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Ending AIDS: what will it take? . What are the costs? What’s new and what’s the opportunity? What should we say about it? . Political Declaration on HIV/AIDS 2011: resources for the HIV response . Close the global resource gap by 2015 $8 billion annually, overall target $24 billion

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Presentation Transcript
slide1

Ending AIDS: what will it take?

What are the costs?

What’s new and what’s the opportunity?

What should we say about it?

slide2

Political Declaration on HIV/AIDS 2011: resources for the HIV response

  • Close the global resource gap by 2015
    • $8 billion annually, overall target $24 billion
  • Support and strengthen existing financial mechanisms
    • including the Global Fund and relevant UN organizations
  • Programmes must become more cost-effectiveand evidence-based and deliver better value for money
  • Break the upward trajectory of costs through theefficient utilization of resources
    • Simplify treatment regimens and delivery (Treatment 2.0)
    • Integrate HIV programmes with other areas of the health system
  • Expand voluntary and additional innovative financing mechanisms
slide3

Global HIV Funding Needs

(based on current HIV clinical eligibility criteria)

slide4

Funding for HIV in low- and

middle-income countries, 2002–2011

slide5

Global HIV Investment Needs: $24b annually by 2015

US$ billion

Previous projections

UNAIDS Investment Framework

Business as usual

donor and n ational i nvestments in hiv prevention among key populations
Donor and National Investments in HIV Prevention among Key Populations

Source: Global AIDS Response Progress Reporting country reports (most recent available).

slide7

Spending smarter and more strategically

Investment categories: High-level, directional guidance

  • Target HIV investments to:
  • Ensure bulk of funding is spent on basic programs.
  • Invest in social and programmatic ‘Critical Enablers’ to ensure robust and sustainable response.
  • Invest in HIV-related interventions that support development goals.

Illustrative

Program areas: Specific benchmarks tied to different epidemics

Evidence-based interventions that target the source of new infections and effectively reduce morbidity and mortality.

Illustrative

slide9

A real pivot point: ending the AIDS crisis through accelerated scale up of treatment, combination prevention

Halting disease progression—people living successfully with HIV and accelerated declines in HIV incidence

Quality disease control programs (decentralized, community owned, better linkage, better adherence) delivering less toxic, more durable, easier to take regimens

Massive scale up of combination HIV prevention

Leveraging dramatic prevention benefits of ART—including with earlier treatment initiation

Improved vertical transmission prevention regimens (Option B/B+)

Scaled up HIV counseling & testing

Policies, laws and programs that defend, protect and promote human rights of people with HIV and those at greatest risk of infection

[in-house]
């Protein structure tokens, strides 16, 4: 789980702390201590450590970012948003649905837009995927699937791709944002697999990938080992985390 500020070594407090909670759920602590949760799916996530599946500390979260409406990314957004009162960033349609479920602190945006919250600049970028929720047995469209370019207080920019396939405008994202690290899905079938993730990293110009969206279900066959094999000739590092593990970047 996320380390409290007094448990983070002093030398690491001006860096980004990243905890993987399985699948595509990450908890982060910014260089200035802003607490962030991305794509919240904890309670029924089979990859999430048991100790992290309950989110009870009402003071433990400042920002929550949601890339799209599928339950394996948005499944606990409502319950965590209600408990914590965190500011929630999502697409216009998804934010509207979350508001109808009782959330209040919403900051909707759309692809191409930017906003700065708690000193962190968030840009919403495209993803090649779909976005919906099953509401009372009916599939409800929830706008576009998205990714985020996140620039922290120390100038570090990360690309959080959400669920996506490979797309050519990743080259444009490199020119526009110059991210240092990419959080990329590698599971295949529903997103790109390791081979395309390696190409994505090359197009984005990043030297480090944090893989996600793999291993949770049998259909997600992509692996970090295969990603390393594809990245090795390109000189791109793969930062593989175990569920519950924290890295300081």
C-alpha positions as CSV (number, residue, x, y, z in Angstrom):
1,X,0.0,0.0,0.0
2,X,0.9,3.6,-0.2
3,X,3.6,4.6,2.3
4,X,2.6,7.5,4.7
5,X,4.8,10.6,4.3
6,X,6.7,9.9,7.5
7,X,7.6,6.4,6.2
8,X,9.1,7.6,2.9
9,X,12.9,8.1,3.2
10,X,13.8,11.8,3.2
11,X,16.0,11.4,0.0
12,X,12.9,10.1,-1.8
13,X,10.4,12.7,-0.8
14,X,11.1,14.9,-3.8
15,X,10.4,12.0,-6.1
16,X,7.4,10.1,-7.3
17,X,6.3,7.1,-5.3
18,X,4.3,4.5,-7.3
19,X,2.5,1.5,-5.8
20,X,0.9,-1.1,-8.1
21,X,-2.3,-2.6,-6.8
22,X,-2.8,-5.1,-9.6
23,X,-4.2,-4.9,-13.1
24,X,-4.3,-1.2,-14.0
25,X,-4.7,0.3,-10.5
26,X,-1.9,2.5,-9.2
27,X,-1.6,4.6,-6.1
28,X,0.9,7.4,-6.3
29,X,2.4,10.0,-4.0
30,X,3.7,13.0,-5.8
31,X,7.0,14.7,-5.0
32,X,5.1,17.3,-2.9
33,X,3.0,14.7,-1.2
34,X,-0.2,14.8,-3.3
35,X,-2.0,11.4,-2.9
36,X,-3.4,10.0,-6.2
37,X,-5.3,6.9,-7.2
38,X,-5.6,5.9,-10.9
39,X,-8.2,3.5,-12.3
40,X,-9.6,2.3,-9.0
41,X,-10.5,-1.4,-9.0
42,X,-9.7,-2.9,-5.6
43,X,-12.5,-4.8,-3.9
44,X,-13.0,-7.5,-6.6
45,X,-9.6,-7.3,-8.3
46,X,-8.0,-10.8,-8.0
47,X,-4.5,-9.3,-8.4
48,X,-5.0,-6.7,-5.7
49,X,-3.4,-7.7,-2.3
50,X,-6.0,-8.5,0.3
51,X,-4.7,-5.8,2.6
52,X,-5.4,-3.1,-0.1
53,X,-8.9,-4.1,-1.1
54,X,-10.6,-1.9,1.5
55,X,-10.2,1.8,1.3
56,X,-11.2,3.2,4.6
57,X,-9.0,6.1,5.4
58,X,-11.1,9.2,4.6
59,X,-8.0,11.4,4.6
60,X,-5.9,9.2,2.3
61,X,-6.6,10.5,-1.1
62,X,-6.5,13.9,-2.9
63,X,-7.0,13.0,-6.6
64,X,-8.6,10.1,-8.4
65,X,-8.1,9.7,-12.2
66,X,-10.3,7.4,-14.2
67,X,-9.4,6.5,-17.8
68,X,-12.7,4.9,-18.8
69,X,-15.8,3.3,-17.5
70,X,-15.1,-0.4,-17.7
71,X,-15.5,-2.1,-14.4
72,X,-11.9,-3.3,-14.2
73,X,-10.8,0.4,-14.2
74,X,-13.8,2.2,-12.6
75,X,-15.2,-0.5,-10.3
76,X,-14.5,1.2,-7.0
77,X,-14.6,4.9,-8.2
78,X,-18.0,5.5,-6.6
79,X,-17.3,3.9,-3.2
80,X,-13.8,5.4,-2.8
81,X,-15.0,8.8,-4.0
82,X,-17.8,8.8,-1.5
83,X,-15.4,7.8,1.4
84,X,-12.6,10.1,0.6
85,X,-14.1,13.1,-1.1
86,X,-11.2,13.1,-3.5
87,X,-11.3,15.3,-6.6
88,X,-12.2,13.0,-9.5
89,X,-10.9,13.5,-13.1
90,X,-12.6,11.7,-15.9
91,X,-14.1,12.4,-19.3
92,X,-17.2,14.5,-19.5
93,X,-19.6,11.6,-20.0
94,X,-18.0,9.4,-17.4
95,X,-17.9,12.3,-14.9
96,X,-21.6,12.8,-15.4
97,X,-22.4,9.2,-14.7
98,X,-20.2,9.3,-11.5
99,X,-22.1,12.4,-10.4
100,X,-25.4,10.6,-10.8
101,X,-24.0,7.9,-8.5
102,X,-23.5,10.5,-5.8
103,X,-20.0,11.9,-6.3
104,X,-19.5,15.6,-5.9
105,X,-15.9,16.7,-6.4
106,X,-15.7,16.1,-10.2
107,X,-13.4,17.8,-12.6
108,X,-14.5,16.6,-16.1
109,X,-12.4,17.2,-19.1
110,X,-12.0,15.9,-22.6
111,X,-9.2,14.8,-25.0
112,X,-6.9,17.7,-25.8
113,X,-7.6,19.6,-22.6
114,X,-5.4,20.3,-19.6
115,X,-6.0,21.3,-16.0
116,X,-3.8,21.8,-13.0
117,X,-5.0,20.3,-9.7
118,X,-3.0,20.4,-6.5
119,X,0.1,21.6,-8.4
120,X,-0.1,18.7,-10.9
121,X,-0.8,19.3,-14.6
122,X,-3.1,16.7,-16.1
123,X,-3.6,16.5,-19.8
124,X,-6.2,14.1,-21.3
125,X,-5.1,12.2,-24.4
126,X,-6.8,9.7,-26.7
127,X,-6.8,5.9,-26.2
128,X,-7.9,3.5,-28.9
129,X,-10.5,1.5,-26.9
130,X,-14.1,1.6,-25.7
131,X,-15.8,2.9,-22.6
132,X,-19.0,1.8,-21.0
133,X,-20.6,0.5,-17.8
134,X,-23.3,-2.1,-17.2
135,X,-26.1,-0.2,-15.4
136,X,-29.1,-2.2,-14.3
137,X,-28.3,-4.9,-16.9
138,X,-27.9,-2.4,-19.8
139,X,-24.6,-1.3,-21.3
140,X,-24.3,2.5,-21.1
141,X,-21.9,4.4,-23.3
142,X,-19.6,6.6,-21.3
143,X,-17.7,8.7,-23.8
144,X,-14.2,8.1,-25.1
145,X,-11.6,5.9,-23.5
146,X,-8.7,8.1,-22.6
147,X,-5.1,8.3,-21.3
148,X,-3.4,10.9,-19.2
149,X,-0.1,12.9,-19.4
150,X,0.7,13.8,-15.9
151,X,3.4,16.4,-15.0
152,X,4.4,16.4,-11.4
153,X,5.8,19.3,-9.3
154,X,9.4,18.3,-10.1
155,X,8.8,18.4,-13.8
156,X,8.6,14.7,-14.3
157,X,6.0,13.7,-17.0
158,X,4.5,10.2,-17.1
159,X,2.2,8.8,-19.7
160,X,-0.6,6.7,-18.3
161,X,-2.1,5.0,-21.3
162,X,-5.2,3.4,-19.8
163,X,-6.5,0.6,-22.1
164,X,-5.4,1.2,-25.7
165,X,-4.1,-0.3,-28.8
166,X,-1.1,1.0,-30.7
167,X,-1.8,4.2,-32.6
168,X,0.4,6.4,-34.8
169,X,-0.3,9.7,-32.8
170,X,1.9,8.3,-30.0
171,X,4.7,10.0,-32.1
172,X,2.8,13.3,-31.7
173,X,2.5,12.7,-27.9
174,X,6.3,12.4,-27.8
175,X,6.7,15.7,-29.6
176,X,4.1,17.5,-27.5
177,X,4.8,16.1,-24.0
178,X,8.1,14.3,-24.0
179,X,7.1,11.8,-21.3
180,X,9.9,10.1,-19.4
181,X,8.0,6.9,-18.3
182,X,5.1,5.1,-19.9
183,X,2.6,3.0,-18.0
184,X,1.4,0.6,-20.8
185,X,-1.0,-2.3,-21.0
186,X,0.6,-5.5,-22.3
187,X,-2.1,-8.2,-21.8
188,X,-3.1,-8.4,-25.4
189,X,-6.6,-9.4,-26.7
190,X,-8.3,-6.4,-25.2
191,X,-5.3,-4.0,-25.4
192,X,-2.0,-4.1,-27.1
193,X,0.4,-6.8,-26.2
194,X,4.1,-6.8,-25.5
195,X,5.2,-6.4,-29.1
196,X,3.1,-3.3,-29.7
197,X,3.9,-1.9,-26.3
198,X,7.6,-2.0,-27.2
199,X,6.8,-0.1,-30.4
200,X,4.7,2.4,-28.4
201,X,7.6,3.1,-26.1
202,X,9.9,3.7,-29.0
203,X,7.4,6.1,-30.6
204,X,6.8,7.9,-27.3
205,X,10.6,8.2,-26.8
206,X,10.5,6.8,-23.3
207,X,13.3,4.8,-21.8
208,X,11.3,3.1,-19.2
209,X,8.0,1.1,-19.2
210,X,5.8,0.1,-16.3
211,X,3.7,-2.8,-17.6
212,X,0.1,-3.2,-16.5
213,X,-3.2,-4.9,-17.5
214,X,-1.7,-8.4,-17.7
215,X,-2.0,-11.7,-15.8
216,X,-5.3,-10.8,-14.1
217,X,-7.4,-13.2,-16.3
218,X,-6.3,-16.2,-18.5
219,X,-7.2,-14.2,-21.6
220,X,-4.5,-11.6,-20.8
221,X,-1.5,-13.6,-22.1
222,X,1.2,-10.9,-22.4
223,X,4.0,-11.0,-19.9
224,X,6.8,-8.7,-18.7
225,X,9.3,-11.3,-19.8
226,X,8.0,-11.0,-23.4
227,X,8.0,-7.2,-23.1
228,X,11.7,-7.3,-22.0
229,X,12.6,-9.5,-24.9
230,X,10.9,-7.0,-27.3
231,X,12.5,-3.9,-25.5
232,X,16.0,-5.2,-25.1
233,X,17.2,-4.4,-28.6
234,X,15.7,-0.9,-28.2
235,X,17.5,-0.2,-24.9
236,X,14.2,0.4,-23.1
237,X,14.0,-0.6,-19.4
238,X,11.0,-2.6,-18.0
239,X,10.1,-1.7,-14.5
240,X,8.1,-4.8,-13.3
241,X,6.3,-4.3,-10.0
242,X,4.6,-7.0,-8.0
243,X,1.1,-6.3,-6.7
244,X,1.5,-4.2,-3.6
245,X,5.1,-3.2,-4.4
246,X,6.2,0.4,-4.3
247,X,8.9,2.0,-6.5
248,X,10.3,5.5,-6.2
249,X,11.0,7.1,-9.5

Condoms

Safe medical male circumcision

Clean injecting equipment, oral substitution therapy

Virtually no children born with HIV infection

slide10

2011 Political Declaration: key targets for 2015

Reduce sexual transmission by 50%

Reduce transmission of HIV among people who inject drugs by 50%

Eliminate mother-to-child transmission and substantially reduce AIDS-related maternal deaths

15 million people living with HIV on antiretroviral treatment

Reach a significant level of annual global expenditure (between $22-$24bn) in LMICs

slide12

Target 6.B:Achieve, by 2010, universal access to treatment for HIV/AIDS for all those who need it

35

30

21

10

10

slide13

Ending the AIDS crisis through accelerated scale up of treatment, combination prevention

With acceleration, Zambia would be able to avert a total of over 126,000 HIV infections 2012-2016, compared to baseline.

  • Combination prevention + earlier access to tx would avert 179,200 new HIV infections—a 57 percent decline in incidence—over a four-year period, with 118,000 additional deaths averted.

Source: PEPFAR Blueprint for an AIDS Free Generation, December 2012

slide14

Ending the AIDS crisis through accelerated scale up of treatment, combination prevention

Through scale up at CD4<350 Kenya could avert 222,600 new HIV infections and 159,900 by 2016 compared to baseline

Through scale up at CD4<550, 333,300 new HIV infections and 258,000 AIDS-related deaths could be stopped by 2016

Source: PEPFAR Blueprint for an AIDS Free Generation, December 2012

slide15

Spending more now expands coverage and reduces costs in the near term

Source: PEPFAR Blueprint for an AIDS Free Generation, December 2012

slide16

Important developments coming…

The denominator of people with HIV eligible for treatment will change (launch of WHO 2013 consolidated ART guidelines at 2013 IAS meeting in Kuala Lumpur)

Recommendations on strengthening ART monitoring (introduction of viral load)

These changes have consequences for global need numbers, national plans, and Global Fund resource requirements

slide17

Advocacy messages: for discussion

We can defeat these epidemics—through massive scale up of life saving services, building on extraordinary momentum

The “tipping point” in the fight against AIDS is here: we cannot afford the consequences of slowing down

AIDS is far from over but we know what we need to do to end it and have the tools

We must aggressively confront the barriers that obstruct access to services—including discriminatory laws, deadly inequities, failing health systems, and community responses that are starved for funding

Shared responsibility and global solidarity for the AIDS response are essential